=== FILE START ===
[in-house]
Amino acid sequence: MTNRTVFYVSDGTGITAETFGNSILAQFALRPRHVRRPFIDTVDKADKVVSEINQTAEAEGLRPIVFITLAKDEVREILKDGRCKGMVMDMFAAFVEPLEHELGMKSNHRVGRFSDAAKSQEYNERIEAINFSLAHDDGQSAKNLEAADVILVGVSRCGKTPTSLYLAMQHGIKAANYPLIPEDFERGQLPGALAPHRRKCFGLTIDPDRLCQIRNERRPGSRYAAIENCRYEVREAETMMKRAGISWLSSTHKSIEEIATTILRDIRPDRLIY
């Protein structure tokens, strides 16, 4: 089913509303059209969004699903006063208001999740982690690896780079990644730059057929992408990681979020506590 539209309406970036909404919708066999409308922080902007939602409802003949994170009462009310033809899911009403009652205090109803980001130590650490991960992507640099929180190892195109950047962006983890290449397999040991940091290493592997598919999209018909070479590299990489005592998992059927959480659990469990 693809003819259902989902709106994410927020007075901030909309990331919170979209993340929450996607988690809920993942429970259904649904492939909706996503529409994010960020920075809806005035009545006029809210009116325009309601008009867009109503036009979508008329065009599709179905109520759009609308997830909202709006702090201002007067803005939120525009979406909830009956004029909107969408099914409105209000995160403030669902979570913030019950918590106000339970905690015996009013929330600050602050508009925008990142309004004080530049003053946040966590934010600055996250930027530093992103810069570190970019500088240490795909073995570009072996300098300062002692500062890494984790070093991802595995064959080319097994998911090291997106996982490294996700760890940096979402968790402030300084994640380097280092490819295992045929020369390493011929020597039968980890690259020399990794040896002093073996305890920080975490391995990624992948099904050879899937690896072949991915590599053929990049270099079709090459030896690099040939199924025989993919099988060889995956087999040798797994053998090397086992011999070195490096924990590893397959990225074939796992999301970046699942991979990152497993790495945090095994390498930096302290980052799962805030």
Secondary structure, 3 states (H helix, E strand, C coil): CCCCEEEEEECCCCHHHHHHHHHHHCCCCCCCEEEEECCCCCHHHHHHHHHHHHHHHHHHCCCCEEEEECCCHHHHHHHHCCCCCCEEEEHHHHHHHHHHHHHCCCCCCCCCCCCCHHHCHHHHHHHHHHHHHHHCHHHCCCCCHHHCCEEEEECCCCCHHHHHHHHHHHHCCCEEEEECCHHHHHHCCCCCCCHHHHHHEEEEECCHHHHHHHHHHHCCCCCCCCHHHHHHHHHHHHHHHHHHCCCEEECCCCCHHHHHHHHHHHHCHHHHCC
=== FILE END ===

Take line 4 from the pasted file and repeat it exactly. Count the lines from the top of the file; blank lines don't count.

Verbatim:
Secondary structure, 3 states (H helix, E strand, C coil): CCCCEEEEEECCCCHHHHHHHHHHHCCCCCCCEEEEECCCCCHHHHHHHHHHHHHHHHHHCCCCEEEEECCCHHHHHHHHCCCCCCEEEEHHHHHHHHHHHHHCCCCCCCCCCCCCHHHCHHHHHHHHHHHHHHHCHHHCCCCCHHHCCEEEEECCCCCHHHHHHHHHHHHCCCEEEEECCHHHHHHCCCCCCCHHHHHHEEEEECCHHHHHHHHHHHCCCCCCCCHHHHHHHHHHHHHHHHHHCCCEEECCCCCHHHHHHHHHHHHCHHHHCC